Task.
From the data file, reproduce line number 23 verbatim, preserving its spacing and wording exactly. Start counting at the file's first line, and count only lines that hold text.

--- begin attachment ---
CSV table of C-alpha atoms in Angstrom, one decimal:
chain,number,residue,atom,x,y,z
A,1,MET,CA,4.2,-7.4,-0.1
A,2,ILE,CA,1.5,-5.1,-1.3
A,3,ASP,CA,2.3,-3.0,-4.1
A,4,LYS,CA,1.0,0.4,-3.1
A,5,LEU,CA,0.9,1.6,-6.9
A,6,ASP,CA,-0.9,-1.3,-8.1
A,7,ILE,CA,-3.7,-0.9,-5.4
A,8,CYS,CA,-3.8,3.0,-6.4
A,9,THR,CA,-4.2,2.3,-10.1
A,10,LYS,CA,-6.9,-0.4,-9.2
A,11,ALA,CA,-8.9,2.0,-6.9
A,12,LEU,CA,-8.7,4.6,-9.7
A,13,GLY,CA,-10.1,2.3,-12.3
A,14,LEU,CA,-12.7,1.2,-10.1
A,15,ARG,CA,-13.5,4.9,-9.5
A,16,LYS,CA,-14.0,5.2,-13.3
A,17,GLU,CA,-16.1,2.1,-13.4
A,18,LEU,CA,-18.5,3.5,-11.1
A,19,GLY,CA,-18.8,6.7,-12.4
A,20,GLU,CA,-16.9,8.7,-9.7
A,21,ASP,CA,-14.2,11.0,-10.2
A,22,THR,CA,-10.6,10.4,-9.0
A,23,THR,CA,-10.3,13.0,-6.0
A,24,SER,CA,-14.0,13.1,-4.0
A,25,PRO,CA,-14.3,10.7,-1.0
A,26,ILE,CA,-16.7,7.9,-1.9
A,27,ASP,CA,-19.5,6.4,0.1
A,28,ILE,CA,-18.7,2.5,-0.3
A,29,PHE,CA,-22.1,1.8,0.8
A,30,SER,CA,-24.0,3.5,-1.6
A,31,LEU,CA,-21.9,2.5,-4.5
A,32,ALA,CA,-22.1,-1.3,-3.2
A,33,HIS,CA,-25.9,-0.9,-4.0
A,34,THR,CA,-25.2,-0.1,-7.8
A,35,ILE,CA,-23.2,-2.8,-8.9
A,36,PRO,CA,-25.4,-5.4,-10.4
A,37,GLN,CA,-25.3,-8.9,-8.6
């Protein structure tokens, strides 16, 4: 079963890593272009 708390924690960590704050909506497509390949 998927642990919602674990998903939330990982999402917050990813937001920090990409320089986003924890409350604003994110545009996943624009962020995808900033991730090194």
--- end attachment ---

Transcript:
A,21,ASP,CA,-14.2,11.0,-10.2